Energy Conference Update #14 (MTBE)

October 17, 2003
12:00 AM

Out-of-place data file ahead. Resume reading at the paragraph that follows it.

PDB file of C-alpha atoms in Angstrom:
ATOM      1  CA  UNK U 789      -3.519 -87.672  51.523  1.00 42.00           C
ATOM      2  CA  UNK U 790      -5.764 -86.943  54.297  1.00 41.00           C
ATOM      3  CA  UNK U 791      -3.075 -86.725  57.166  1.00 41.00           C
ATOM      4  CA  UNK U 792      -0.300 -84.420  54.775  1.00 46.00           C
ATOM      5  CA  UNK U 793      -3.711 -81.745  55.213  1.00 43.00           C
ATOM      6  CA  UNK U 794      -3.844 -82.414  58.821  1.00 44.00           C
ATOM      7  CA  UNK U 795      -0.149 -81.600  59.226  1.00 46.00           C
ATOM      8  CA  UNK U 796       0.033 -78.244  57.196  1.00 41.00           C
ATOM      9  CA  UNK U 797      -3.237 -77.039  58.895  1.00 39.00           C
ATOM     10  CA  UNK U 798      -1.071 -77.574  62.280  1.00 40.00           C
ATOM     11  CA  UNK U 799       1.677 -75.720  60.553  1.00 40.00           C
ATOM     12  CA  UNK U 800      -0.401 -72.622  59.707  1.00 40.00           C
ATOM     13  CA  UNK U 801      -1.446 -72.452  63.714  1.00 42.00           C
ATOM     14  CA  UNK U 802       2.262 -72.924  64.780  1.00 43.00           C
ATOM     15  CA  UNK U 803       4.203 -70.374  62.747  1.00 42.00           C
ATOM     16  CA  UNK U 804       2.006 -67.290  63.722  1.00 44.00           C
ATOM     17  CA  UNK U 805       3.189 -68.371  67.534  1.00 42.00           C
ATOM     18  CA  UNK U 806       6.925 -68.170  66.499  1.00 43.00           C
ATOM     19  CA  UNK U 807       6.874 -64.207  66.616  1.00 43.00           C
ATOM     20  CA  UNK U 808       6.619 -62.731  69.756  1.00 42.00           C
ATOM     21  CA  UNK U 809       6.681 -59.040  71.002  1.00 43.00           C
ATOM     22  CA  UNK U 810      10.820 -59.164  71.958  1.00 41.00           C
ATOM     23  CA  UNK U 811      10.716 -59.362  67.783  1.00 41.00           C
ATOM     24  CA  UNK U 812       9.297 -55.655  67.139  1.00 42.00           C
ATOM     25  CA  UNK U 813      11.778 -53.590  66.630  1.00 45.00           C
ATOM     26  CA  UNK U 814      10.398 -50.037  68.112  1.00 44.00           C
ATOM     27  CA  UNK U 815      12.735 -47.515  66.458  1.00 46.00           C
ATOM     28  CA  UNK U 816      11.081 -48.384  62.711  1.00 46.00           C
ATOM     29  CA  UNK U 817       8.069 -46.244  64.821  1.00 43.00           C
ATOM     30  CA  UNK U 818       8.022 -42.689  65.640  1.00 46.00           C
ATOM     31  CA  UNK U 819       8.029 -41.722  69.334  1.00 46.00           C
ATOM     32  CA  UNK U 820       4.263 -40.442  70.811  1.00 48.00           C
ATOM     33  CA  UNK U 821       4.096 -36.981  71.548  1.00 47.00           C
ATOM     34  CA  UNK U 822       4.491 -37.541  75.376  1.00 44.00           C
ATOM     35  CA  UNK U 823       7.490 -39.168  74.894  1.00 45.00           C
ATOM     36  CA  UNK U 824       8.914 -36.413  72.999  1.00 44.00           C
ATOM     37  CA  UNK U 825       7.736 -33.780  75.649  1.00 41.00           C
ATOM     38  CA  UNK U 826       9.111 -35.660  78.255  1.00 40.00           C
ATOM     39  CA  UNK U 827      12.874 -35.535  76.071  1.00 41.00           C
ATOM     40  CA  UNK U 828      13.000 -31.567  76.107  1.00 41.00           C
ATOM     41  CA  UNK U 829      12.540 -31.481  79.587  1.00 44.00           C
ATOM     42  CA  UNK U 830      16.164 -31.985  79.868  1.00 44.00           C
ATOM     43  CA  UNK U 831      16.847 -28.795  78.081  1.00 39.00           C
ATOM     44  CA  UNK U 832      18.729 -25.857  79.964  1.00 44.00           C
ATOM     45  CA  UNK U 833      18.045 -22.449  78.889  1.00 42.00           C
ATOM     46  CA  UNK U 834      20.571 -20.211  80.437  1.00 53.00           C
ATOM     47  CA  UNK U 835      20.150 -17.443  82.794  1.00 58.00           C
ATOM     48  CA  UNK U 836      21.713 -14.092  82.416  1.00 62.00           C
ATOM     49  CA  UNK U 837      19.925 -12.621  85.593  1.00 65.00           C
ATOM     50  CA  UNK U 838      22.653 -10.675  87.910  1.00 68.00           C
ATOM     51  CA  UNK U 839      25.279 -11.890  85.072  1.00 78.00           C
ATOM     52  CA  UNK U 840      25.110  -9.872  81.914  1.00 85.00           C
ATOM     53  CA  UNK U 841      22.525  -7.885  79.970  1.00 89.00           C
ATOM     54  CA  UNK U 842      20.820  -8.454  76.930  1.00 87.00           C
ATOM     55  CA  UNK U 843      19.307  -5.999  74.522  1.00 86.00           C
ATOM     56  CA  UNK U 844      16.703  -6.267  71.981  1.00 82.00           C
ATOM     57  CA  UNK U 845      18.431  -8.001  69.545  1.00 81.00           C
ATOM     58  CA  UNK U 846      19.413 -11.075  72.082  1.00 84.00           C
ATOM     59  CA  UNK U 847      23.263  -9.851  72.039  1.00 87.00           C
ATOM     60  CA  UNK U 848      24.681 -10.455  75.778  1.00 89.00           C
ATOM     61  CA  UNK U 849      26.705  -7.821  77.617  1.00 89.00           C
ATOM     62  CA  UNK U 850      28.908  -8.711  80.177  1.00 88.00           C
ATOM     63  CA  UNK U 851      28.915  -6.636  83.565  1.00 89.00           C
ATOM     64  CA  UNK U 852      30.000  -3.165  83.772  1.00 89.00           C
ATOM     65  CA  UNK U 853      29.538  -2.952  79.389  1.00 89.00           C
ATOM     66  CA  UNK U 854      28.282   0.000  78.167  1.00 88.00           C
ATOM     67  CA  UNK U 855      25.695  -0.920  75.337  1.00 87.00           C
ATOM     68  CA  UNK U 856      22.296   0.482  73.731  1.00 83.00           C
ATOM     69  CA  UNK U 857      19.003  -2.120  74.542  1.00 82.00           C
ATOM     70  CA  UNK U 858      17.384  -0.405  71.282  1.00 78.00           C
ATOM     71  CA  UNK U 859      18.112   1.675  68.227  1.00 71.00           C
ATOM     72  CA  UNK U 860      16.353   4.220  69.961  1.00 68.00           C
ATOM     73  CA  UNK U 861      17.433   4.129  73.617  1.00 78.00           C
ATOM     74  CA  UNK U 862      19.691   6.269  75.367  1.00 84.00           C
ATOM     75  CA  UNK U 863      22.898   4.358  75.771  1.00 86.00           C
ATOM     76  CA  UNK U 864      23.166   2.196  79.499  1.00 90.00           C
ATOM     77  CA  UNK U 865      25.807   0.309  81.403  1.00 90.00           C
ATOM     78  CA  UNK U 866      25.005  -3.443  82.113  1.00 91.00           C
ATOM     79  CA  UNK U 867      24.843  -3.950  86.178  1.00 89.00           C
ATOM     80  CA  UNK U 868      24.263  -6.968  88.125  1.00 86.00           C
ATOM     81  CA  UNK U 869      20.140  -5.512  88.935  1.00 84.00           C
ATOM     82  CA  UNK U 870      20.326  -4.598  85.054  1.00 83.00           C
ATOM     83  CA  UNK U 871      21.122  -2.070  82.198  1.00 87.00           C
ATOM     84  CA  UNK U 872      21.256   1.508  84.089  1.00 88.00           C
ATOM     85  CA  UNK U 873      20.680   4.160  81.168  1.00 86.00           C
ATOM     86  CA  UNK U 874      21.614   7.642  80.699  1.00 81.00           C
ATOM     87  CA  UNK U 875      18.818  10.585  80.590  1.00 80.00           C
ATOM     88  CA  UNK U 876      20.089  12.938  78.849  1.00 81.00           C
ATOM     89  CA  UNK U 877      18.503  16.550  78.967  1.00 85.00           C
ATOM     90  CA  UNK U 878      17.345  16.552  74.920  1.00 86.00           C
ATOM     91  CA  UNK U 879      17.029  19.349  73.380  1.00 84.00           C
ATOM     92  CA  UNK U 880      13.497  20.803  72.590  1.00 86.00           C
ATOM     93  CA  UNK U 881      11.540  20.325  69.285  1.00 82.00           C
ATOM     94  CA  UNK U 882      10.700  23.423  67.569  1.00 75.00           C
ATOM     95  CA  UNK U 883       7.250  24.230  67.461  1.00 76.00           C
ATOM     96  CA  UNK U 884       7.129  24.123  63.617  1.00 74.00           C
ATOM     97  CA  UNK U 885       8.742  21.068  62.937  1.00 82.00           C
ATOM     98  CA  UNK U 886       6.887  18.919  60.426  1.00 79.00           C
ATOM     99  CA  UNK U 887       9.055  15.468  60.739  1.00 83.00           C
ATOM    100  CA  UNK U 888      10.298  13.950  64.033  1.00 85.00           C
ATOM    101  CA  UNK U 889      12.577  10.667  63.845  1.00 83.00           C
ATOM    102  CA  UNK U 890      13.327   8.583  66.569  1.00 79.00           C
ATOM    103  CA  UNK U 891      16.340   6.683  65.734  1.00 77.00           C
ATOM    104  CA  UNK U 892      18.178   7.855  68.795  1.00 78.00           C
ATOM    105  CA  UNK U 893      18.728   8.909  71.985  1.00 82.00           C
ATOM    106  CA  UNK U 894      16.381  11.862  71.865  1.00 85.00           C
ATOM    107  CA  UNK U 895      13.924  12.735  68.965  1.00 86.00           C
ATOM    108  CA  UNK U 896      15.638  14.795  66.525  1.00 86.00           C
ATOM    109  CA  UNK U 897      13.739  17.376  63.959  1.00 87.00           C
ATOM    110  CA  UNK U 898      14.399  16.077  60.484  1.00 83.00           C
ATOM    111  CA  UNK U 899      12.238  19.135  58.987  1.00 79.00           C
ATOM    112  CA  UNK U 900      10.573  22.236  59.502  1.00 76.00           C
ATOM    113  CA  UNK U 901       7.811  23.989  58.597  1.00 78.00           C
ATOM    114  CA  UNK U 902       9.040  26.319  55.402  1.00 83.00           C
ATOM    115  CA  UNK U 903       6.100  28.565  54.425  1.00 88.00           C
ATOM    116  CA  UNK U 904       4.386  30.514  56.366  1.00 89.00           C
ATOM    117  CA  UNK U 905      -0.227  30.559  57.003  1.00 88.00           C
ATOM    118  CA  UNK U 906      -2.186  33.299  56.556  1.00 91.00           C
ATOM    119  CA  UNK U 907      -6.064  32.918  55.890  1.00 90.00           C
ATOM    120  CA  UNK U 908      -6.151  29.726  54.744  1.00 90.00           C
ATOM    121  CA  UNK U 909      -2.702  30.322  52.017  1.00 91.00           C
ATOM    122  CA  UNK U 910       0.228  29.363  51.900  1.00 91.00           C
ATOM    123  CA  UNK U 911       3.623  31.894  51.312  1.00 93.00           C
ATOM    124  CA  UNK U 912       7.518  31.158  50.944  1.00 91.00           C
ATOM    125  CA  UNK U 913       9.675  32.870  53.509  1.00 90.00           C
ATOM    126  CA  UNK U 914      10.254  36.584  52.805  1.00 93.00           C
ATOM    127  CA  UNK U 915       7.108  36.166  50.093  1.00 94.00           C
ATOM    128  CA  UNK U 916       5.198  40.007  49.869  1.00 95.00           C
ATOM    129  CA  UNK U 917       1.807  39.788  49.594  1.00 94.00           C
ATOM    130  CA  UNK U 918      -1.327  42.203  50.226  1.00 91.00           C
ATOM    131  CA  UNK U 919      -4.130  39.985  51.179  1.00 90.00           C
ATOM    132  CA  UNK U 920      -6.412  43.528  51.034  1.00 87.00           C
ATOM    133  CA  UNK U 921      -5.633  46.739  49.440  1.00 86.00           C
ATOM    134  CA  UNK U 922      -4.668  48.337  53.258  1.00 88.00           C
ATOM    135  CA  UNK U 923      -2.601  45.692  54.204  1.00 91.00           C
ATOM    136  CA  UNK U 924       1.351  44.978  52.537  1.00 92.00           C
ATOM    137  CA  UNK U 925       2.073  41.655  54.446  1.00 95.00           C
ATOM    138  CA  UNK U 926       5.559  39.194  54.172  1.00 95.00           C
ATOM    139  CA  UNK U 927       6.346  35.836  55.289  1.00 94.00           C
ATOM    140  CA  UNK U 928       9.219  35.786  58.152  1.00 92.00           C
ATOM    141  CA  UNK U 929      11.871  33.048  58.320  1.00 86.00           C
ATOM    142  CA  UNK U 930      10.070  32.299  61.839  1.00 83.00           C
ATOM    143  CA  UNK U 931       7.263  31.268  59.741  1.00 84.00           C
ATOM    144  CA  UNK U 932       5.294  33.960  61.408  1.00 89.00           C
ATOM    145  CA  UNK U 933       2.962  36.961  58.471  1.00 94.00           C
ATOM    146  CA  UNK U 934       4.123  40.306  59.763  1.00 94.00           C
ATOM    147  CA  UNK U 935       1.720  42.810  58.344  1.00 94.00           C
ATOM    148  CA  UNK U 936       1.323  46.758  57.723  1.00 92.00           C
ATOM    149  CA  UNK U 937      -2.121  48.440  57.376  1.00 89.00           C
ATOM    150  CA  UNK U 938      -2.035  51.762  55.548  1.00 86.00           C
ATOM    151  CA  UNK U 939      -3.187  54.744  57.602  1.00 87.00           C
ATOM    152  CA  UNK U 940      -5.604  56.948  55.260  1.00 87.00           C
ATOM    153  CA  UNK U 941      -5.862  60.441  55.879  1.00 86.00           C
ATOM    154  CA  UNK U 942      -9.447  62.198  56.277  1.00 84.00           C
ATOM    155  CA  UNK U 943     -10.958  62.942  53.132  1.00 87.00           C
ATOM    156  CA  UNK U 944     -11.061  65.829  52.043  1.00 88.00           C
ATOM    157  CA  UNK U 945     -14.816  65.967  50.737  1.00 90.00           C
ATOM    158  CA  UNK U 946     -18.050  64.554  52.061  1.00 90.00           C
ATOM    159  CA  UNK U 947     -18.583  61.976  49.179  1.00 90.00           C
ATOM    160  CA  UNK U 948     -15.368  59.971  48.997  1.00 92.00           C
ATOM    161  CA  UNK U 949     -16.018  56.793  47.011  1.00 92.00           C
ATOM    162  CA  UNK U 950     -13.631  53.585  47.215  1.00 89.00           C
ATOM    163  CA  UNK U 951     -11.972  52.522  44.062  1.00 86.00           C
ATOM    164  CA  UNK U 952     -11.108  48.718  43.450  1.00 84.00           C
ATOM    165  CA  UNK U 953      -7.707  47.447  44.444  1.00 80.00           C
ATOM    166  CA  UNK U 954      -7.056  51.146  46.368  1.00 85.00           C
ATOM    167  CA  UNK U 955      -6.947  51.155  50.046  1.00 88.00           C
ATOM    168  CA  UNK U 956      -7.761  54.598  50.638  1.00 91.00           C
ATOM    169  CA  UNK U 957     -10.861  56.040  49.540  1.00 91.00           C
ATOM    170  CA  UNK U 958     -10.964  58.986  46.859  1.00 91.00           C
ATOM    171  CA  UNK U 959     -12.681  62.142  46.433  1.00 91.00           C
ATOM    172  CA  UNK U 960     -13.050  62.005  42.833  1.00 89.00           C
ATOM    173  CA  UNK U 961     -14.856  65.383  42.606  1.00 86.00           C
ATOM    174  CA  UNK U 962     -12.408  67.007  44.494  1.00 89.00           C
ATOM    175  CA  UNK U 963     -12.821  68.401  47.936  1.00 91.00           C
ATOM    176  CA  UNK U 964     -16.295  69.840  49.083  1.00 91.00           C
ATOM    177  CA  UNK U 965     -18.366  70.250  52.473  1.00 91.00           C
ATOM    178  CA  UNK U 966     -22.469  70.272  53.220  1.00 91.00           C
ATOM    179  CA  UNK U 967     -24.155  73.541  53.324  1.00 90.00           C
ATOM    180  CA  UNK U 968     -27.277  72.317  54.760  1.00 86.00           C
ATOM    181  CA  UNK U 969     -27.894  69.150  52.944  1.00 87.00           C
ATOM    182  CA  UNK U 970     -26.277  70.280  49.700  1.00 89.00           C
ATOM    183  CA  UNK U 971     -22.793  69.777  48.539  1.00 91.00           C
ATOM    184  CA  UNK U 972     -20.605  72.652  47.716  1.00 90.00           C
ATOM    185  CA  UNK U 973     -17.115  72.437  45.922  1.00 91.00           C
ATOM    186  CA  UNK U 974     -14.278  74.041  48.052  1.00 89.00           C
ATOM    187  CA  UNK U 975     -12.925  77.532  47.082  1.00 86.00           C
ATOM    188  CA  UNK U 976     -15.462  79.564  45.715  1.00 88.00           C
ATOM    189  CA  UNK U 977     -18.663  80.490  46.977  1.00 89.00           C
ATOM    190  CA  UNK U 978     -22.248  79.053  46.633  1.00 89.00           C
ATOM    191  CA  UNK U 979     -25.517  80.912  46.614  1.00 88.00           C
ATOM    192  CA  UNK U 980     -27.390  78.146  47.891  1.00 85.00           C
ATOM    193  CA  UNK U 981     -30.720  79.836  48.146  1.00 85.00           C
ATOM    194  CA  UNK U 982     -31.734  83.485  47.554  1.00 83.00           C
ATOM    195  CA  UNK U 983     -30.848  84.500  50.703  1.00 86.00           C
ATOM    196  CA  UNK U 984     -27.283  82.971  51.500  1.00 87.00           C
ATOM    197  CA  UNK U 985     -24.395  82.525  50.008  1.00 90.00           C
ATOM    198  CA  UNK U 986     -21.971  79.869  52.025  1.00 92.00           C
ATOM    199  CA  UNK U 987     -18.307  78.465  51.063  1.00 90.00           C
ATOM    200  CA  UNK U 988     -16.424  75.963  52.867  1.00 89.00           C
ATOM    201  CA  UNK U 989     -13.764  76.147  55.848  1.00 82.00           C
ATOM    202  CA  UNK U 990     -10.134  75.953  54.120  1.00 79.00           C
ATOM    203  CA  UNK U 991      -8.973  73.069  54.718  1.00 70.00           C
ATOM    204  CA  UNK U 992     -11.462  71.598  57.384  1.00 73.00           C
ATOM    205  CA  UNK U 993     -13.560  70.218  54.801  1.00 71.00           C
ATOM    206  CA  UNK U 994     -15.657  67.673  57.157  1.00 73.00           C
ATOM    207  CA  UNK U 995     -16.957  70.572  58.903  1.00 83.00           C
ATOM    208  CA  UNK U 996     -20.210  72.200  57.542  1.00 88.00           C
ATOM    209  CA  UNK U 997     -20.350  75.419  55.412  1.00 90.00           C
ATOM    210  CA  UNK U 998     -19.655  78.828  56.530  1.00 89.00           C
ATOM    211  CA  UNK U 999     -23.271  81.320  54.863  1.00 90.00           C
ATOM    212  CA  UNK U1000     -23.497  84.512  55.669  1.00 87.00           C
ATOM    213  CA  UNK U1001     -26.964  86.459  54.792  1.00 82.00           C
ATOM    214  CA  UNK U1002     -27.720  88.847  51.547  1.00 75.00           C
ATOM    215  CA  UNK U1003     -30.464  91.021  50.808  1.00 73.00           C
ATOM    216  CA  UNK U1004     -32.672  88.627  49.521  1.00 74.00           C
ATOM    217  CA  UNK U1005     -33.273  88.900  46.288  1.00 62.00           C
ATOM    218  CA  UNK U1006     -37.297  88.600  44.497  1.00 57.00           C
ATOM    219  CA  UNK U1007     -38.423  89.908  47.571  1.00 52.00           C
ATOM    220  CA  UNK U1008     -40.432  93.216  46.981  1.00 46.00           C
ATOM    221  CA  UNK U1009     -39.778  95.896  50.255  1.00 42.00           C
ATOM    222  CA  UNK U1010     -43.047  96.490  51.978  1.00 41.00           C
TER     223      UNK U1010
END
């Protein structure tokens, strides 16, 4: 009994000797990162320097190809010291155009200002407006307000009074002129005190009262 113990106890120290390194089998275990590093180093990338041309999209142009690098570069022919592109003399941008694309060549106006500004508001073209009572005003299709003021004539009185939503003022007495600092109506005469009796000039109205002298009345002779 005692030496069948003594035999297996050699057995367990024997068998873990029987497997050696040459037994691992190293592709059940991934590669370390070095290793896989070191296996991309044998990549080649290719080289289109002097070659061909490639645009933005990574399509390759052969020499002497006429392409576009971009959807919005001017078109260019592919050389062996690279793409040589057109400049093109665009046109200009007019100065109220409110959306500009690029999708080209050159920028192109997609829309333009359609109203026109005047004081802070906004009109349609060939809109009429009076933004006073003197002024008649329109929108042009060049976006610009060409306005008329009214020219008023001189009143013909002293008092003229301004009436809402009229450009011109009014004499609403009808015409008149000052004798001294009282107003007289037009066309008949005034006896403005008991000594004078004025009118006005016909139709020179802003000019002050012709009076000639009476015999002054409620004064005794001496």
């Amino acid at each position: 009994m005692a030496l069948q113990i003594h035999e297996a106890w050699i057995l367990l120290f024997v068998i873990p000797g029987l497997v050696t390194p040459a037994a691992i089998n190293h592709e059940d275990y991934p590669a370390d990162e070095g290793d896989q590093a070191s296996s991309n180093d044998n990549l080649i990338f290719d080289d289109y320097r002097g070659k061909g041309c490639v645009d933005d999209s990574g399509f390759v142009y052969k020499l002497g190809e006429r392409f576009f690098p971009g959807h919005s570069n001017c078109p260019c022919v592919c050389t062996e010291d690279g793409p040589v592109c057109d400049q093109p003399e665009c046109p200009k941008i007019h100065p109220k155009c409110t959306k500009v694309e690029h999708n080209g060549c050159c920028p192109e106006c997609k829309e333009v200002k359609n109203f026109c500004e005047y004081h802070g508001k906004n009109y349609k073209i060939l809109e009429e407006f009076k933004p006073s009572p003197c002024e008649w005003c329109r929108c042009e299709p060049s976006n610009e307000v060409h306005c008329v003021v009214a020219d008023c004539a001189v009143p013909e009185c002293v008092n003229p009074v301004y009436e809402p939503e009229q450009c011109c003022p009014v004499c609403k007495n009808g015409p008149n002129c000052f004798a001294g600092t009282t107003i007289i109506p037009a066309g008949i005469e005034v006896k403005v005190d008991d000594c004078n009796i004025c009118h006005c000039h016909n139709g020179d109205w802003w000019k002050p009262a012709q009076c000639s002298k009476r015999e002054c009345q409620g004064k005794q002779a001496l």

Vote-counters outside Congress have mounted an effort to identify issues in -- or not in -- the energy conference report that might incite a filibuster. (That excludes, of course, ANWR, which everyone recognizes as a bill-killer, a ‘red herring’ that is likely to be dropped from any final conference report.) Even now, the filibuster question is nearly impossible to answer. Central elements like ethanol and electricity have not yet moved from secrecy to sunshine. Until Democrats see the final conference report in its entirety, there is an unwillingness to make that judgment or declare what they will do. However, certain issues are clearly flash points in the Senate. Earlier Updates have highlighted some of these with the forwarding of letters that have 41 or more signatures. To this we add another letter – signed by 43 Senators – in opposition to waiving product liability for the controversial fuel additive MTBE: October 10, 2003 Dear Senator Domenici and Congressman Tauzin: We are writing to request that you oppose including a liability waiver for MTBE (methyl tertiary butyl ether) producers in any energy bill that comes out of conference. Although used in gasoline starting in 1979 in the United States, MTBE came into widespread use after Congress amended the Clean Air Act in 1990 to require that regions with poor air quality use reformulated gasoline containing oxygen. While the clean air benefits of the reformulated gas program have been significant, the use of MTBE, one oxygenate, has caused serious damage to water quality throughout the United States. MTBE is classified as a possible human carcinogen. Due to the chemical properties of MTBE, when it leaks into water, it moves through water rapidly, resists natural degradation, and causes water to take on the taste and smell of turpentine. According to the General Accounting Office, MTBE has now been detected in groundwater and drinking water in every state in the nation. Contrary to the assertions of MTBE producers, the Clean Air Act does not mandate the use of MTBE. In fact, MTBE was nowhere mentioned in the 1990 amendments, which were expressly fuel and additive neutral to allow the oil companies and the market to choose how to satisfy their requirements. Industry responded by choosing to use MTBE to meet that performance requirement. Court documents assert that MTBE manufacturers were aware that the fuel additive posed a threat to drinking water and failed to warn their customers. Specifically, several companies have settled suits after a jury decision in 2002 found that gasoline containing MTBE is a defective product because the risks of MTBE outweigh the benefits and because oil companies failed to warn customers of the risks MTBE poses to the environment and drinking water. Indeed, the jury found "clear and convincing evidence" that producers acted "with malice." There is no reasonable justification for Congress to step in and prevent a full and impartial airing of the liability issue in our courts. A September 2003 Zogby poll found that, "By an 86% - 8% margin, voters say that oil and petrochemical companies should be held responsible for paying to clean up the [MTBE] pollution." MTBE has contaminated significant portions of the nation's precious drinking water. Congress should act swiftly to discontinue its use and ensure that the polluters pay to clean up the mess to which they have knowingly contributed. There is no reason to shift the multi-billion dollar clean up costs to communities and citizens who were and are innocent of blame. Sincerely, Sen. Barbara Boxer Sen. Tom Daschle Sen. Charles Schumer Sen. Hillary Rodham Clinton Sen. Jack Reed Sen. Jeff Bingaman Sen. John McCain Sen. Lincoln Chafee Sen. Patrick Leahy Sen. John Kerry Sen. Tom Harkin Sen. Joe Lieberman Sen. Maria Cantwell Sen. Bill Nelson Sen. Barbara Mikulski Sen. Russell Feingold Sen. Jon Corzine Sen. Ron Wyden Sen. Tom Carper Sen. Daniel Inouye Sen. Susan Collins Sen. Patty Murray Sen. Joe Biden Sen. Fritz Hollings Sen. Mark Dayton Sen. Ted Kennedy Sen. Chris Dodd Sen. Frank Lautenberg Sen. Carl Levin Sen. Debbie Stabenow Sen. Paul Sarbanes Sen. Herb Kohl Sen. Gordon Smith Sen. Jim Jeffords Sen. Harry Reid Sen. Max Baucus Sen. Richard Durbin Sen. Ben Nelson Sen. John Edwards Sen. Daniel Akaka Sen. Tim Johnson Sen. Evan Bayh Sen. Olympia Snowe